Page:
Kristof reassures us about men in power. But how does he know that Bush and his team “deceived themselves along with the public?” How does he know that, in various cases, they didn’t engage in “flat-out lying?” Meanwhile, though Kristof conjures only two possibilities, why can’t we imagine that a third (or a fourth; or a fifth) thing occurred? For example, why isn’t this also possible—why isn’t it possible that Bush decided the war in Iraq was vitally important to the nation’s interest, and felt he had to cut a few corners to get the public to go along? Why isn’t it possible that Cheney thought this, and felt he had to deceive Bush? We don’t have the slightest idea how Kristof is able to read Bush’s mind. But mind-reading is what the man’s cohort does. So he mind-reads, in a way that is soothing.

What else does Kristof’s cohort do? Of course! They love to recite their group’s Scripted Tales—especially Official Pleasing Stories crafted by their guild’s leaders. And this morning, Kristof types a Tired Old Saw. “Insults and rage impede understanding,” he warns. Then he hands us a scripted impediment:

KRISTOF: Bob Woodward's latest book underscores that Mr. Bush actually believed that Saddam did have W.M.D. After one briefing, Mr. Bush turned to George Tenet and protested, “I've been told all this intelligence about having W.M.D., and this is the best we've got?'' The same book also reports that Mr. Bush told Mr. Tenet several times, ''Make sure no one stretches to make our case.”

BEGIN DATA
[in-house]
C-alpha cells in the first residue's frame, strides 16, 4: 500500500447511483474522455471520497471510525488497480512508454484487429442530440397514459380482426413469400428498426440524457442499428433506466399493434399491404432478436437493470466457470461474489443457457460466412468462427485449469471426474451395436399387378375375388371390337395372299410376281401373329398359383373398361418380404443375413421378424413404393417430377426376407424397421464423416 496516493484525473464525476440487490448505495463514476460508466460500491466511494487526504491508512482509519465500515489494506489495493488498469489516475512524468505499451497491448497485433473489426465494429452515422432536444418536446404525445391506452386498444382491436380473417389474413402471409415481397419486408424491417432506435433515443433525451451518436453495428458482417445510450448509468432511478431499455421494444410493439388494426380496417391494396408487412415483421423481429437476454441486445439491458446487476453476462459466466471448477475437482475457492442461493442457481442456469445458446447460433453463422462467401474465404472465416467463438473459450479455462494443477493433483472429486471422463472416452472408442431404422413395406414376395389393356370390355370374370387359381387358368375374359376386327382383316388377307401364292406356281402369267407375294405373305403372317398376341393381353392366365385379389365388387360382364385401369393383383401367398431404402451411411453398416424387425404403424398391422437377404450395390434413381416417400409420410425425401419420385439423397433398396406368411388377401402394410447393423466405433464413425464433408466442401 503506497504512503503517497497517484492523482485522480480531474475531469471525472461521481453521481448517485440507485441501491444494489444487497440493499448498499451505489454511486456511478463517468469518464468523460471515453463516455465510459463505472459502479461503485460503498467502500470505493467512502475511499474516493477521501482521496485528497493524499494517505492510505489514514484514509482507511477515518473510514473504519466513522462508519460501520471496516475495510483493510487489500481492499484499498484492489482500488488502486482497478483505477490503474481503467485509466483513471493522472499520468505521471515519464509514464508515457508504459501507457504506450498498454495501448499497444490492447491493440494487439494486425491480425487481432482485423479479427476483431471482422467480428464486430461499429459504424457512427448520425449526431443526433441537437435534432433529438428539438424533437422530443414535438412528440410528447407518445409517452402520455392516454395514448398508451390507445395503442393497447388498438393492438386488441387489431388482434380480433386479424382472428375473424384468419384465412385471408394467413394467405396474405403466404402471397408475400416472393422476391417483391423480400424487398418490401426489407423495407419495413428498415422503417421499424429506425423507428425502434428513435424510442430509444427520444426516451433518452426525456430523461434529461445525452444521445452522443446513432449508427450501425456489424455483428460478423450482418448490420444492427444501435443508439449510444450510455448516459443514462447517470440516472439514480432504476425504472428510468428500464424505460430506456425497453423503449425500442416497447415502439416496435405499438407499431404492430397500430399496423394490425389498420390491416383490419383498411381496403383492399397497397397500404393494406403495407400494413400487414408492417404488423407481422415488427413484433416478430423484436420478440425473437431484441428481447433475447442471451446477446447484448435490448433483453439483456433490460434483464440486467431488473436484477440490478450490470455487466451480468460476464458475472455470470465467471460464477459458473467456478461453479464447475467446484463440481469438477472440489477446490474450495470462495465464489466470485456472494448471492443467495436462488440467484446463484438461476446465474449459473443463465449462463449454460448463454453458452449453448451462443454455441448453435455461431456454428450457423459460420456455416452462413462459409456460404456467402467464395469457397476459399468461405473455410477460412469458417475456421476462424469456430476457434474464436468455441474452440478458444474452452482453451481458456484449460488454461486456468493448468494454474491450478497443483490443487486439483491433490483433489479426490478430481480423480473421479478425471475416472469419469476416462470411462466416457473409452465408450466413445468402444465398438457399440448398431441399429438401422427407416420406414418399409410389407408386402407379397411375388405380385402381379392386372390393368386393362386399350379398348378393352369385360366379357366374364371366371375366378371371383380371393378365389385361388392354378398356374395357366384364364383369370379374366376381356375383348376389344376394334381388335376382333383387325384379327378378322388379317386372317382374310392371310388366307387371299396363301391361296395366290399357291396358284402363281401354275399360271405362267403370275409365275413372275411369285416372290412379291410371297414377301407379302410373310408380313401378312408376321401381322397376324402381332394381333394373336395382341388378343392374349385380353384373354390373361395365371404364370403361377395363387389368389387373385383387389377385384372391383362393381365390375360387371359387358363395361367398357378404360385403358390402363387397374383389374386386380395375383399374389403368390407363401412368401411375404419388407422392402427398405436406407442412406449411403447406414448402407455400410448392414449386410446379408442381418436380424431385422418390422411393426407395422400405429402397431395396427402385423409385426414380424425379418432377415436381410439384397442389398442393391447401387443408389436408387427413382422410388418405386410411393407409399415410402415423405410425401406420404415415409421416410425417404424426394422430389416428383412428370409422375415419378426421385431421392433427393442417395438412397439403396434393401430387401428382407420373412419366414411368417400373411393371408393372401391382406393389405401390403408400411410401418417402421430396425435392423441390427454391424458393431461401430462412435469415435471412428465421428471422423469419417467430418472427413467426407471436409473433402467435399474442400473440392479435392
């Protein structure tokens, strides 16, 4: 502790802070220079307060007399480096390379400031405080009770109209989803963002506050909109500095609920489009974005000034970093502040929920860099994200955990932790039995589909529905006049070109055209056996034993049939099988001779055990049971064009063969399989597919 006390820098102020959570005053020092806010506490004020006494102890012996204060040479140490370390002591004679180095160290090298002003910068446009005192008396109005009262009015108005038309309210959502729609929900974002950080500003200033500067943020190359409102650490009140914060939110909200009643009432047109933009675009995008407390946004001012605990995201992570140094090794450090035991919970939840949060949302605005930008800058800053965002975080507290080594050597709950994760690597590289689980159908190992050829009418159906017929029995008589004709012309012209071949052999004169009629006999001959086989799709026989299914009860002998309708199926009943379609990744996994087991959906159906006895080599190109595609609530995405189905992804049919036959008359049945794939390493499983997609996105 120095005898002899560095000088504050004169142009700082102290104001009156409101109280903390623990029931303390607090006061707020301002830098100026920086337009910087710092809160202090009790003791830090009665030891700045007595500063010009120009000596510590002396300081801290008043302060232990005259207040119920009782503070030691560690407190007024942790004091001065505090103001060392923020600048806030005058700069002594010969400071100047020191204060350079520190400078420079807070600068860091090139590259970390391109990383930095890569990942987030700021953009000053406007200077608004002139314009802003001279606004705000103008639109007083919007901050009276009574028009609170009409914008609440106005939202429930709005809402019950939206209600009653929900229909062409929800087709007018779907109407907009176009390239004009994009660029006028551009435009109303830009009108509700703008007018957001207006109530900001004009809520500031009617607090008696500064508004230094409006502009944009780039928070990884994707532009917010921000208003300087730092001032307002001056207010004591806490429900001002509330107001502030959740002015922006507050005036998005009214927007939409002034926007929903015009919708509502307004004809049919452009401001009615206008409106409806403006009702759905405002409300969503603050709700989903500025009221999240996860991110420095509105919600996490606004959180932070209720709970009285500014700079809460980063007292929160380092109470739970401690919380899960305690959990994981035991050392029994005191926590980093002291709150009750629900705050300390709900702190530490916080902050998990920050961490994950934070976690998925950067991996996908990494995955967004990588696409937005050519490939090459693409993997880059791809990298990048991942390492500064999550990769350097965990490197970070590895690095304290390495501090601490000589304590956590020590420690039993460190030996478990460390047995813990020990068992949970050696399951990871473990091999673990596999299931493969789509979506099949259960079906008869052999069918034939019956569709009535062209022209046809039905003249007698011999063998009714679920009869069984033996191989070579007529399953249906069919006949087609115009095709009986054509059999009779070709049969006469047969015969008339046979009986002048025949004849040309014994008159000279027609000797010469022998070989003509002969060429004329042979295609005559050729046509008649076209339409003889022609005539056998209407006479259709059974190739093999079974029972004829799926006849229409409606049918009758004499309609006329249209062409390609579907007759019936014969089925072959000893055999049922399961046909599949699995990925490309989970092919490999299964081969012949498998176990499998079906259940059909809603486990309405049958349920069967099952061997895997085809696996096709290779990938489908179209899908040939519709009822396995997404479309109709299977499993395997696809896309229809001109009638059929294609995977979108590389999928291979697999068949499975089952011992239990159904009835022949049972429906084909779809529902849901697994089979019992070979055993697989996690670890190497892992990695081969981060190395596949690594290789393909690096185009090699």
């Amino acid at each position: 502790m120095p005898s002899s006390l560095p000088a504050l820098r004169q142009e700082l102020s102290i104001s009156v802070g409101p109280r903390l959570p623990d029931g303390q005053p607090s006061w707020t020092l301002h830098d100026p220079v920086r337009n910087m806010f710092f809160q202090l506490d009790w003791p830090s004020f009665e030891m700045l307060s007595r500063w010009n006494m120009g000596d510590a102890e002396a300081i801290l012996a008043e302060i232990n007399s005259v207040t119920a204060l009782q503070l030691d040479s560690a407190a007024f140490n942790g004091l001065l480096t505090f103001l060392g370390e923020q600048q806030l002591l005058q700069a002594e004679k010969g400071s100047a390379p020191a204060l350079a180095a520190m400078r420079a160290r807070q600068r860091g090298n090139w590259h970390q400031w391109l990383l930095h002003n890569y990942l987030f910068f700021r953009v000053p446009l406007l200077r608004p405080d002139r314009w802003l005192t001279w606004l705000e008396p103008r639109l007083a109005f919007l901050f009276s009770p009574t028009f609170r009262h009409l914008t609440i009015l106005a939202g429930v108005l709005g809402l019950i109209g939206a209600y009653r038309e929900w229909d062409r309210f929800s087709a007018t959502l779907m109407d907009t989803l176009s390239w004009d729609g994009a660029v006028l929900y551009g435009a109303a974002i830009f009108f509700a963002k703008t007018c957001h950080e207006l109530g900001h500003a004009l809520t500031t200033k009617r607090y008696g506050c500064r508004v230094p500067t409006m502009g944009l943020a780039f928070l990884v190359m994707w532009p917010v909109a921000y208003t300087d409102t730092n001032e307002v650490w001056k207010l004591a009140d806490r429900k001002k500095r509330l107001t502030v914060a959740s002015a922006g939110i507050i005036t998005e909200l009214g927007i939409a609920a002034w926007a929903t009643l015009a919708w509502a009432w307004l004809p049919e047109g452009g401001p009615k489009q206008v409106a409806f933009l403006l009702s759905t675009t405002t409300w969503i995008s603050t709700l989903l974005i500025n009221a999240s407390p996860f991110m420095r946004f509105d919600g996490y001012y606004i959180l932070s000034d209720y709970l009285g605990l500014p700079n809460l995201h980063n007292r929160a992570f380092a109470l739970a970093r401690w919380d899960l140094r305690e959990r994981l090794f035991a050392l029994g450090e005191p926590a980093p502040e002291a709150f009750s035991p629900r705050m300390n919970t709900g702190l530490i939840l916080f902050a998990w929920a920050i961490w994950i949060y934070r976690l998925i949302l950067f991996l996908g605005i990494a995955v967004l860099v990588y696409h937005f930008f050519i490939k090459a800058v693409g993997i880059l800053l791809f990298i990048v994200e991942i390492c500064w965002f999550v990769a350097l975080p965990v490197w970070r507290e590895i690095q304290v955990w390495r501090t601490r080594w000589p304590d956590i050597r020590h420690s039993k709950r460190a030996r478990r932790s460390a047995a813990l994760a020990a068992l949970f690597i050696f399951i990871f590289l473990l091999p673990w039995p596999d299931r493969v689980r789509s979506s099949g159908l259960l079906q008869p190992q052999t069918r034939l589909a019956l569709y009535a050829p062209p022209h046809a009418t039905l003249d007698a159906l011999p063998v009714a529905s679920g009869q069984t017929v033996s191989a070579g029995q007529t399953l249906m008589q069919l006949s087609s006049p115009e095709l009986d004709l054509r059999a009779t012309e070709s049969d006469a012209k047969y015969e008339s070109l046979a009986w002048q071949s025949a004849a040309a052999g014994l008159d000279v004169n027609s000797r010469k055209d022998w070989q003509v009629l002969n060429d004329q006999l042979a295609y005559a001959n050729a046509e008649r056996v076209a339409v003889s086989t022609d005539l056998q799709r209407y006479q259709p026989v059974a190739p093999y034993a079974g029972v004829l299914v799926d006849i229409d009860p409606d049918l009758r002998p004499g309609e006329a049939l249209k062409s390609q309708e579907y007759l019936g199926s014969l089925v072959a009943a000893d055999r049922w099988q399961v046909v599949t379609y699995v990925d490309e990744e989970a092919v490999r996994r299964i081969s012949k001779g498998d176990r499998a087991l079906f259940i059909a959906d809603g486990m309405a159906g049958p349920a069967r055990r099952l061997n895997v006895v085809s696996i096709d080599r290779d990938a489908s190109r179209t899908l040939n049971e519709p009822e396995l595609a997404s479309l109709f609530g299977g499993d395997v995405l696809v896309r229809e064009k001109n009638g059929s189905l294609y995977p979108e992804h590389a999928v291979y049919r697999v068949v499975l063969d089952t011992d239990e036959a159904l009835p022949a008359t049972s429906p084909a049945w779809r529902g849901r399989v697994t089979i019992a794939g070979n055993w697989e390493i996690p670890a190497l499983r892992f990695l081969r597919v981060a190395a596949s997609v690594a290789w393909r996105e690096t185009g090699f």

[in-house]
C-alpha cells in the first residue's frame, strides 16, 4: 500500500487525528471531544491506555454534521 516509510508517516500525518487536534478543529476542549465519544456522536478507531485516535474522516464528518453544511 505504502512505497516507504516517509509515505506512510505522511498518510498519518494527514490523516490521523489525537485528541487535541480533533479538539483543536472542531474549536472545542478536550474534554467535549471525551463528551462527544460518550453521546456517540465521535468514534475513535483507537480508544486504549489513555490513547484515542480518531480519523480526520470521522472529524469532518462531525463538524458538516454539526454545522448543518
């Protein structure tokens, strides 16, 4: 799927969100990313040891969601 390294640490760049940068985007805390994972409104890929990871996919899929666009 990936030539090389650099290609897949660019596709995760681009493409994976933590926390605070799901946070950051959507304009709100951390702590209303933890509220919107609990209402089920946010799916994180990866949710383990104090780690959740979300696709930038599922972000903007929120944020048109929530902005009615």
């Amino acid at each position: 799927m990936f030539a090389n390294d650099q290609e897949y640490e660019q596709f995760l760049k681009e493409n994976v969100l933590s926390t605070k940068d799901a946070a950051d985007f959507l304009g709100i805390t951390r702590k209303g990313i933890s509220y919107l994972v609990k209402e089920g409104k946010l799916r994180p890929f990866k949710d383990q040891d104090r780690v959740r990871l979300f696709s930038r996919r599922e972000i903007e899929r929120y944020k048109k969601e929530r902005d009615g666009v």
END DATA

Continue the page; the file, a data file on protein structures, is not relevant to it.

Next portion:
Pathetic! Like other good boys did a few months ago, Kristof regurgitates these mandatory Bush-friendly scenes—scenes which actually made little sense in Woodward’s book, for reasons we explained in some detail (for example, see THE DAILY HOWLER, 4/26/04). Meanwhile, he also knows which scenes to omit; he fails to cite the earlier, lengthy passages where Woodward explicitly says that Bush and Cheney began grossly overstating the WMD intel in August 2002 (see THE DAILY HOWLER, 4/28/04). Has Kristof actually read Woodward’s book? Or did he just read his cohort’s abridgments—abridgments which featured the pleasing scenes he dumps on us again? We don’t have the slightest idea. But Kristof’s knowledge of this book is on the Weekly Reader level. He knows the book’s Official Bites. Robotic, he types them again.

And oh yes, one other key trait—Kristof’s cohort never mention its own role in our national nightmares. Early on, the scribe complains about what happened to poor old Bill Clinton:

KRISTOF: In the 1990's, nothing made conservatives look more petty and simple-minded than their demonization of Bill and Hillary Clinton, who were even accused of spending their spare time killing Vince Foster and others. Mr. Clinton, in other words, left the right wing addled. Now Mr. Bush is doing the same to the left.